Day 5 Kinunu to Kibuye (25 km)
The trail continued southwards along the many bays and inlets of the Kivu coastline through fishing villages and fields of crops – the terrain becoming increasingly curvaceous and lung busting! Our run ended with a short boat trip to an island where a magnificent picnic had been laid out by Chris (with his towels) and his team. After a refreshing dip and welcome feed, we all boarded the little boat and chugged our way back to the mainland to our final Lake Kivu accommodation. Cormoran Lodge on the steep, lush banks of Lake Kivu is a unique place to stay – with vast treehouse-like rooms on tall stilts set above the sunbird-saturated canopy.

Day 6 Transfer to Nyungwe Forest (rest day)
On the morning of the 6th day we drove to Nyungwe Forest. On the way we stopped in at Gisakuru Tea Factory, which gave us a fascinating insight into how tea is processed – literally from picking, fermentation, drying to packing.


The view across the tea plantation of Gisakuru towards the fringes of Nyungwe Forest

Day 7 Nyungwe Forest and Congo-Nile Divide Trail (42 km)


The group at the start of the 42 km run

Day 7 started with a 3-30am alarm wake up call. We bundled into the vehicle and hit the road for a long, winding journey to the trail head of the Congo Nile Divide Trail. We were destined for a section of the Rift Valley Escarpment, which slices through western Rwanda, and which sits as the watershed between the continent’s two biggest drainage systems – the Nile and the Congo.

We were to run in the only large stand of protected indigenous tropical montane forest remaining in the country and in sub-saharan Africa. The trail boasts bracken fields, ericaceous shrubs, bamboo forests and primary forest. Our guide Jado referred to Nyungwe as “Kamiranzovu” – the forest that can swallow an elephant!


Deep in the magical Nyungwe forest on the Congo-Nile Divide trail

The 970 km2 park contains 13 primate species (a staggering 25% of Africa’s total), 275 bird species, 1 068 plant species and 85 mammal species. We were delighted to see and hear the Ruwenzori and Great Blue Turacos – two extraordinary endemics. We also came across a Bamboo squirrel, Colobus monkeys and a host of other endemic bird species. The trail was 100% runnable, soft and leafy underfoot and incredibly well maintained. We flew along some of the flatter sections, slogged at a fast hike up most of the hills and whooped our way down the longer hilly sections. We all felt incredibly blessed to know that we were the first group of runners to complete what is a standard 3-day hike in 8 ½ hours.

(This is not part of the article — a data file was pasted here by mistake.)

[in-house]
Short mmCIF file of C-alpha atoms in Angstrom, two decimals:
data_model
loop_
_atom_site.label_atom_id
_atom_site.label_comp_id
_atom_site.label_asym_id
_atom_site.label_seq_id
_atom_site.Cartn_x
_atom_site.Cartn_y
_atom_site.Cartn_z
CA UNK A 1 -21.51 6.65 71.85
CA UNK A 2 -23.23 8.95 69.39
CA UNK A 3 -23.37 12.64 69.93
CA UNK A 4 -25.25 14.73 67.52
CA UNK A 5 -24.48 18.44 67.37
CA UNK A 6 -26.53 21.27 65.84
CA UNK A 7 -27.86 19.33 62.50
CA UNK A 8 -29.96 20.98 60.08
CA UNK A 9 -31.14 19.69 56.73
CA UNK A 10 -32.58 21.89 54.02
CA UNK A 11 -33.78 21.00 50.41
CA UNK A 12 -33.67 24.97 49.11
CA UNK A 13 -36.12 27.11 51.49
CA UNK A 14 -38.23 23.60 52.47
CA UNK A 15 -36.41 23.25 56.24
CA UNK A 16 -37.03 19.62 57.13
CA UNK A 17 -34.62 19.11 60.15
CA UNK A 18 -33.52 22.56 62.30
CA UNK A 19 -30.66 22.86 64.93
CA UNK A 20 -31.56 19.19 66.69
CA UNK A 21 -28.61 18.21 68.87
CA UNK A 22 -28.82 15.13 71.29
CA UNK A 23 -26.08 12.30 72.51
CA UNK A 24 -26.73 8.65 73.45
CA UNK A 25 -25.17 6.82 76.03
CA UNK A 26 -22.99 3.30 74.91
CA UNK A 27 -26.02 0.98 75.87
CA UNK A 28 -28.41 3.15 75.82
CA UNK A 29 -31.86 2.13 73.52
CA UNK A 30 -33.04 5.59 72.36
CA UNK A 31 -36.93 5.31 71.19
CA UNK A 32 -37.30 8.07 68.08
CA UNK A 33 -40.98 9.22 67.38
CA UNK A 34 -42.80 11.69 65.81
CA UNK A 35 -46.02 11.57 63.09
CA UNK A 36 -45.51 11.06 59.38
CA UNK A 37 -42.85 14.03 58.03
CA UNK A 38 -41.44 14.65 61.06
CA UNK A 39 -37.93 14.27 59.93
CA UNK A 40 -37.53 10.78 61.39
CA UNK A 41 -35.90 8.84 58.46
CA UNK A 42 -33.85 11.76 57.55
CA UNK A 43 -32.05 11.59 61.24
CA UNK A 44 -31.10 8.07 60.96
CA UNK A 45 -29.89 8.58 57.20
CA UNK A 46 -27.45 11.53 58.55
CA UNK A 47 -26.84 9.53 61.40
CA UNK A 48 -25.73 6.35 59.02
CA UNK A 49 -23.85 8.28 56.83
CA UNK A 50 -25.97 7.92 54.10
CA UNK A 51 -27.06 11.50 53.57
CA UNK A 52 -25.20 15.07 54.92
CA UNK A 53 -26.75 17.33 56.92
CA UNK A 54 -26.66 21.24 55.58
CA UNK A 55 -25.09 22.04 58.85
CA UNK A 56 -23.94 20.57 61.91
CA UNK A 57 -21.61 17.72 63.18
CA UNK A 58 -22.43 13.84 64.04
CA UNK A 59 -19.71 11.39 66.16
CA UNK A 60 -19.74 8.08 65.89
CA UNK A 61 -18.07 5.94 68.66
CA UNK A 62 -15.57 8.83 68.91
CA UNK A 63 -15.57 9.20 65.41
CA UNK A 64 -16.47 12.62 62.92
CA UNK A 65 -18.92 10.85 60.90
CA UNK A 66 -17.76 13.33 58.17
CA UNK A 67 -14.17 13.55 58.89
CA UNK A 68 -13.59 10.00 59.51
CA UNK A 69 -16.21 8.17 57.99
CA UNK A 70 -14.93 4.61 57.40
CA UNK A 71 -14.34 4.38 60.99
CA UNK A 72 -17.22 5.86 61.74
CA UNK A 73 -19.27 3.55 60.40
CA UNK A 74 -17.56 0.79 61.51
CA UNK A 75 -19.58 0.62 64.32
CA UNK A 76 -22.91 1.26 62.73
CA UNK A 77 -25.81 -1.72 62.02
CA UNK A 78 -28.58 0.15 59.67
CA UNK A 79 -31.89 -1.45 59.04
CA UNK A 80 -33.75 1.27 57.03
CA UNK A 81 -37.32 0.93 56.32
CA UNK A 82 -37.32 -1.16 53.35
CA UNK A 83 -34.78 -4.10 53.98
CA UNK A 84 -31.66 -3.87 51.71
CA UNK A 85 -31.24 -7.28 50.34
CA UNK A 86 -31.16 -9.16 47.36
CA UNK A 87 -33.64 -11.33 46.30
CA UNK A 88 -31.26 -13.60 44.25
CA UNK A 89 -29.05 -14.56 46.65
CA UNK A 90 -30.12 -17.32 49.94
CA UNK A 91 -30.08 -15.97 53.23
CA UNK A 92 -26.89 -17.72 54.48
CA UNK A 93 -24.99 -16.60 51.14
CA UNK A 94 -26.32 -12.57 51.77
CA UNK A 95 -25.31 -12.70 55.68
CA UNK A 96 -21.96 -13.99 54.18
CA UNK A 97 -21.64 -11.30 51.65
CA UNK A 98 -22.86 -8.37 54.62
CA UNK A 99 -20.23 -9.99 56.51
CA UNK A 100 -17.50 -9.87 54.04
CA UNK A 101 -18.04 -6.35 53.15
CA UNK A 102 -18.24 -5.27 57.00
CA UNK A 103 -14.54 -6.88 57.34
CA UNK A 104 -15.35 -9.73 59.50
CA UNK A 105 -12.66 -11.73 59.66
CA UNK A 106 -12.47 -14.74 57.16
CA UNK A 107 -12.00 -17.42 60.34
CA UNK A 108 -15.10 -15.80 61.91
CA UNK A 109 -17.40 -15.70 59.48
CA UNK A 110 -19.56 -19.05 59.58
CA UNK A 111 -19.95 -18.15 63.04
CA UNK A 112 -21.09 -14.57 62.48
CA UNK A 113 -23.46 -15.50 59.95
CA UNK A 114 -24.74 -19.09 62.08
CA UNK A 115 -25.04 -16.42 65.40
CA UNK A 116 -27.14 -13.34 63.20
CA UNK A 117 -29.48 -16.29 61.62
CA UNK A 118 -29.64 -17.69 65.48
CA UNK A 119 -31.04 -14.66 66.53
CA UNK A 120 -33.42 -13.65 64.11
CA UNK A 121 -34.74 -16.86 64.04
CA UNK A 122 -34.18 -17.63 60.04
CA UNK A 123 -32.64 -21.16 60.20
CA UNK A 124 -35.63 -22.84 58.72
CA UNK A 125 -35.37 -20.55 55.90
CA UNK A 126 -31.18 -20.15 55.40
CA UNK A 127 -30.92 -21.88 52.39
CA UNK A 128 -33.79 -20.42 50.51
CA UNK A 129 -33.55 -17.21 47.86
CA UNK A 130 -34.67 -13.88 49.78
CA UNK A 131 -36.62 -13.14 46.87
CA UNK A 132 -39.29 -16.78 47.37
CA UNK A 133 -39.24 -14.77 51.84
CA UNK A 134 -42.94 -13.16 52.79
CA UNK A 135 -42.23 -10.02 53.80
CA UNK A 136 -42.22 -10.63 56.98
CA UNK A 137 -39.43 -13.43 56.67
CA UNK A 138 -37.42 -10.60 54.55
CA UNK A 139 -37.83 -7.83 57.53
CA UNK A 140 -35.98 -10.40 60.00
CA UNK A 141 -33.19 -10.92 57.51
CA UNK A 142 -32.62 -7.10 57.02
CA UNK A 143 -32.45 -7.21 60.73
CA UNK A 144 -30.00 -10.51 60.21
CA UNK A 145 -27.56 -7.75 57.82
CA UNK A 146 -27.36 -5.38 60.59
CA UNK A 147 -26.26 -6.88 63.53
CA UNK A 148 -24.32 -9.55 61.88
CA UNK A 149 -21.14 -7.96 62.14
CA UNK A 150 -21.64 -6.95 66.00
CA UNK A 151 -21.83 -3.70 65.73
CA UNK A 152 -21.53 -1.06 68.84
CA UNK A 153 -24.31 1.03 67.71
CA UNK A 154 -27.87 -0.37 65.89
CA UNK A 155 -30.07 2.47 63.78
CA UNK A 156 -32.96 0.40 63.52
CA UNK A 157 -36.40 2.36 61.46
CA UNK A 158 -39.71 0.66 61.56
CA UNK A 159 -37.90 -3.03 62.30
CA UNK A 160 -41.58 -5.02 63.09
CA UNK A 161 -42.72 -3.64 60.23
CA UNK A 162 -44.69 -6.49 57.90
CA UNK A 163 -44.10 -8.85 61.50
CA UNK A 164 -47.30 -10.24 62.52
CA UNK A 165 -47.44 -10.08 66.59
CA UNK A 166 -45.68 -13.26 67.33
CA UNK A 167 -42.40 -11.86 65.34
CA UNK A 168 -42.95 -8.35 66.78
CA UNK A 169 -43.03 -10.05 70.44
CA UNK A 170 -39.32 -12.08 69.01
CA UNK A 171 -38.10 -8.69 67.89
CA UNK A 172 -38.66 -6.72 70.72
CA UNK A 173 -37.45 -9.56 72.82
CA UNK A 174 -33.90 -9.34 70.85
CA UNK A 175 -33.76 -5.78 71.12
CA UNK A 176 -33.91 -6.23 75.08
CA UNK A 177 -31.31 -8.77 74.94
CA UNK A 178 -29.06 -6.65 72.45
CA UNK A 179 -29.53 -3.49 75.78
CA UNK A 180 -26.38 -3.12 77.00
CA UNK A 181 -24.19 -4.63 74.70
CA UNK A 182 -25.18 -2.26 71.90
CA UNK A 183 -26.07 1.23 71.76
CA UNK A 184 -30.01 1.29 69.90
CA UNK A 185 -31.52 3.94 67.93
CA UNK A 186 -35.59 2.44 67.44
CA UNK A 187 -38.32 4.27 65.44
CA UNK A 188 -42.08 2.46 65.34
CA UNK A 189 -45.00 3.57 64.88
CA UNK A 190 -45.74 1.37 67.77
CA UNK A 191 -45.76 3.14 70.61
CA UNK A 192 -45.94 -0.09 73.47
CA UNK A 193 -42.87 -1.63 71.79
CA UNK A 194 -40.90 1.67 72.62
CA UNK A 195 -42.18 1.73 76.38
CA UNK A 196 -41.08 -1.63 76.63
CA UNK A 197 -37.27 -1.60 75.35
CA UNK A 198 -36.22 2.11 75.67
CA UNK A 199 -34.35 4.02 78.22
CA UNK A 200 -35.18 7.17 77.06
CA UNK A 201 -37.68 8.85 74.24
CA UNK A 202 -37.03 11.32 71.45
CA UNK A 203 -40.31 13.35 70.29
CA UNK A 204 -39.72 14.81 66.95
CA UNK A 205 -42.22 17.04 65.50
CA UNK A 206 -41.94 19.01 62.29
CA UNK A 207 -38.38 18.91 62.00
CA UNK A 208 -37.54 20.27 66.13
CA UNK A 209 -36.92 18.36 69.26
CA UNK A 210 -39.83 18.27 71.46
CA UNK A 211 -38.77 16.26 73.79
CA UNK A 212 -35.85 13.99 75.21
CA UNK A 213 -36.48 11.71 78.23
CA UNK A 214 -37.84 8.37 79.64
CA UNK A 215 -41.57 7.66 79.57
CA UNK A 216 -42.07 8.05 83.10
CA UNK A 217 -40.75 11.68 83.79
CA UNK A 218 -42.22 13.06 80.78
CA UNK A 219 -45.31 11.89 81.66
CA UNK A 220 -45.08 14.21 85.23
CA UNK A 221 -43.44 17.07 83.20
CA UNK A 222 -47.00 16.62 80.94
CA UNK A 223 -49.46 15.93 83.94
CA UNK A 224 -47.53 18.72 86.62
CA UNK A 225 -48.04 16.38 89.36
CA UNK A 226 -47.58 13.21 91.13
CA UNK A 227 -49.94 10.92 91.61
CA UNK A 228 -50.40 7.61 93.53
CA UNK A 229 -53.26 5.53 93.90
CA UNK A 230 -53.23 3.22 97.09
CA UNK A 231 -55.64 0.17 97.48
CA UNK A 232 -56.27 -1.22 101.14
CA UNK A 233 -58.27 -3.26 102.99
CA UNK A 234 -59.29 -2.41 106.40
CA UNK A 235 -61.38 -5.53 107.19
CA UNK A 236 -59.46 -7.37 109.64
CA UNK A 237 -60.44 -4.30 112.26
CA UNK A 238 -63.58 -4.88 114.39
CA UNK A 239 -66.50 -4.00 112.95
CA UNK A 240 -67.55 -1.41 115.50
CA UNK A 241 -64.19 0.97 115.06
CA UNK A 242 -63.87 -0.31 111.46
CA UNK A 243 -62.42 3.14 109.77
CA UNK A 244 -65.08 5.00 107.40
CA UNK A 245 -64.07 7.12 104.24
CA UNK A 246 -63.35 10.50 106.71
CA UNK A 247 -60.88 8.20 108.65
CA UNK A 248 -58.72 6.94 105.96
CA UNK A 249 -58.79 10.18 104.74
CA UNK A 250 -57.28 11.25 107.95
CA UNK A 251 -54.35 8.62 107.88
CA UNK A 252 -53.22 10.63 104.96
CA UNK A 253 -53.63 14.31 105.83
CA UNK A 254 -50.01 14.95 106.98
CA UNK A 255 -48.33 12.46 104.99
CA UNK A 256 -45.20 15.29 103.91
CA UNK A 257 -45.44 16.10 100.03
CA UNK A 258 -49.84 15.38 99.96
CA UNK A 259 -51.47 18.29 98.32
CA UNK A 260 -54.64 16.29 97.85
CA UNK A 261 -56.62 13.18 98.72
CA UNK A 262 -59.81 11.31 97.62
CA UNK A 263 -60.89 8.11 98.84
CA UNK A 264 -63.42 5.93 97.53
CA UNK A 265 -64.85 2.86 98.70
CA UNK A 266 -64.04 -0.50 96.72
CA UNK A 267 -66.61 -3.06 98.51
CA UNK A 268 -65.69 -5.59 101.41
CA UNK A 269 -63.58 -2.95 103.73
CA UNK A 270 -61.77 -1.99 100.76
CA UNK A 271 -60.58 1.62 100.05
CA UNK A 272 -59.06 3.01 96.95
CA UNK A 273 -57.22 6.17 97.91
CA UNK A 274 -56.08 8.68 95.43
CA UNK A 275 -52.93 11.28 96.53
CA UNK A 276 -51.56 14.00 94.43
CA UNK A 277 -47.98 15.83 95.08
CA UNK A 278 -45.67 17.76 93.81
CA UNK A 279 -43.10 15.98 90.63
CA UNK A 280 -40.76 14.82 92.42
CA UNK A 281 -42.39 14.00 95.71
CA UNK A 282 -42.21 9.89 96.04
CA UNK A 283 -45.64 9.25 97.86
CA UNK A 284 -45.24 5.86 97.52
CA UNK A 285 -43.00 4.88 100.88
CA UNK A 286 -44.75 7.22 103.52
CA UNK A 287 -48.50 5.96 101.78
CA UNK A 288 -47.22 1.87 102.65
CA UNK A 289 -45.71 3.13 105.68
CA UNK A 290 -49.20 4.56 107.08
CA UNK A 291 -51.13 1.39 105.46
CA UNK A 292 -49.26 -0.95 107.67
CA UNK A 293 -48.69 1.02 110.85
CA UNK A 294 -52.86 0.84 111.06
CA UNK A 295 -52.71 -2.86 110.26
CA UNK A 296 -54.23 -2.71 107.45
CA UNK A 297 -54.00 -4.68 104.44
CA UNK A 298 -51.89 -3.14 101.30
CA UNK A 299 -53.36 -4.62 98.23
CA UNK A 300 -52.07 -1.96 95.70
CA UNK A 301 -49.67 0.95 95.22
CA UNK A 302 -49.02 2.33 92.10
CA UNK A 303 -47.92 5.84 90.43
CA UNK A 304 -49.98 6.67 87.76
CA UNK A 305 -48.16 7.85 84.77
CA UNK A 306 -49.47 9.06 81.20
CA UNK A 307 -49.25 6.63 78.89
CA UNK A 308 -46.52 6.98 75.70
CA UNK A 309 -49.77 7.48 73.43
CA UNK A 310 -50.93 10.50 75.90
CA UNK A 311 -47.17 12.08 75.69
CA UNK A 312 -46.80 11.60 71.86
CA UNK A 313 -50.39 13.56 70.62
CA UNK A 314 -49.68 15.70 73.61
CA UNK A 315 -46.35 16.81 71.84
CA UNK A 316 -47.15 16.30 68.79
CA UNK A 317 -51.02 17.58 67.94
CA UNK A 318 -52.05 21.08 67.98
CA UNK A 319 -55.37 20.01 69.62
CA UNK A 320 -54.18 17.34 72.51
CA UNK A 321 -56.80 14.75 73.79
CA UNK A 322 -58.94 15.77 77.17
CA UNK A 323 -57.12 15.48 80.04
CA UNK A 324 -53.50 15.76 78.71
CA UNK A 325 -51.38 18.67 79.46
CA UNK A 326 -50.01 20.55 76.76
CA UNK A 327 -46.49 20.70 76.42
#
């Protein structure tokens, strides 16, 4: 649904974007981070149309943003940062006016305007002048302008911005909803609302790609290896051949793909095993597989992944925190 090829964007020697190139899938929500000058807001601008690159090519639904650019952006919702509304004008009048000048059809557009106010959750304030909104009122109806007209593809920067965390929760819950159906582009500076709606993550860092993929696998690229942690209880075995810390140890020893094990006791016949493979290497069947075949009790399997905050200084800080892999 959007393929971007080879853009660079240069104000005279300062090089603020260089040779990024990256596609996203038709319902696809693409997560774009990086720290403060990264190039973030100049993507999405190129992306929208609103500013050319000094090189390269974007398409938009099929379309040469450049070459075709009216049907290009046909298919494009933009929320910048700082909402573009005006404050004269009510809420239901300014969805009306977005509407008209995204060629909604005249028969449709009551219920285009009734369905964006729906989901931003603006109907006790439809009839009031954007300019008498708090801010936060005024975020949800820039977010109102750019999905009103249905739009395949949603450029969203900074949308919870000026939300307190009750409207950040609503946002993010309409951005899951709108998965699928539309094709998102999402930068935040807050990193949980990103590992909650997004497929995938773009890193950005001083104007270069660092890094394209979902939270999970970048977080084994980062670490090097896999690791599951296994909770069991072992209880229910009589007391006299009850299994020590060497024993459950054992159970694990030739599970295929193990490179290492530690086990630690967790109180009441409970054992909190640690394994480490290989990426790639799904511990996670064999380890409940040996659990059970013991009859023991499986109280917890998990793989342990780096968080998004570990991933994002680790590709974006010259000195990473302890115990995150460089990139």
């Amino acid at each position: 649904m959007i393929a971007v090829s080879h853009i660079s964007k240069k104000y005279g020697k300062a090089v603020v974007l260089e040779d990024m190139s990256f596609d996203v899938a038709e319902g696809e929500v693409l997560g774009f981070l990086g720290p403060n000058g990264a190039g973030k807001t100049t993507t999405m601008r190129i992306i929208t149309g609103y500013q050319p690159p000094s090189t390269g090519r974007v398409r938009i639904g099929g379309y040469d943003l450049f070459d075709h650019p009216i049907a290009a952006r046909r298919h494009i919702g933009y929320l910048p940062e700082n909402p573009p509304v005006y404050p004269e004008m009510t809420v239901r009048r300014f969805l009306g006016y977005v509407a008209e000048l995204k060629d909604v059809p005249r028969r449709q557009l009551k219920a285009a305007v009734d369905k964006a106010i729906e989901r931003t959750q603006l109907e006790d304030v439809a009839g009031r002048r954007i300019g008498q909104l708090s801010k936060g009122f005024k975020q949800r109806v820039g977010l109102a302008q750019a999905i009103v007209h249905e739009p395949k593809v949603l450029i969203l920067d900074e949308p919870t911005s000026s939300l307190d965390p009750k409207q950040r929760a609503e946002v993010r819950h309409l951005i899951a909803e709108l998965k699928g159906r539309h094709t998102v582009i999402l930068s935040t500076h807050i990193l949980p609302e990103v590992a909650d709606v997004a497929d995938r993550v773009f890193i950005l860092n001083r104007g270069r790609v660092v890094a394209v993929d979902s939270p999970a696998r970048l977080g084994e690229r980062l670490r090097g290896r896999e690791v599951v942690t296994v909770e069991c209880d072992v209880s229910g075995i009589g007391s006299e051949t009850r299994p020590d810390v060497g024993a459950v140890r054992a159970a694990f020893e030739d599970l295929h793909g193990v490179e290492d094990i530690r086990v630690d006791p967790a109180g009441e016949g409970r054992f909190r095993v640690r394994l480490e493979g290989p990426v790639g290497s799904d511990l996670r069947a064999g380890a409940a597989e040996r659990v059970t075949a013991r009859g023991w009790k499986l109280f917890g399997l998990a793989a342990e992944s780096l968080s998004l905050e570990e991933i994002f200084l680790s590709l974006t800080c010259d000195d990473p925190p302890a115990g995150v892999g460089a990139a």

The trip was very elegantly rounded off with a sumptuous dinner at the newly revamped One & Only hotel on the fringes of the Nyungwe Forest. We indulged in this other-worldly bubble of luxury for a few hours and ate and drank ourselves silly, sharing war stories and making appreciative speeches of thanks to our guides and the team.

The Rwanda Wildrun was a bucket-lister of note that exceeded all my expectations. Rwanda has a very tangible soul – she is powerful, positive, hopeful. As a country, she has drawn me in hook, line and sinker and I have fallen quite hopelessly in love.

Thanks to Filippo Faralla for all the photos!

Mission Turtle – Trouble in Paradise

Mission Turtle – Trouble in Paradise

The alarm was set for either 3 or 3-30 am every morning.
We would toss the mozzie net aside, pull on some running gear, grab our head torches and leave the cocoon of our little chalet to make our way down the boardwalks between the other chalets to the beach. All the other guests would still be fast asleep.
As soon as we hit the sand, we would start running – easy going, hard-packed, low-tide sand. The circle of torchlight would bob up and down and pink ghost crabs would scuttle away and dive into the foaming surf to our right.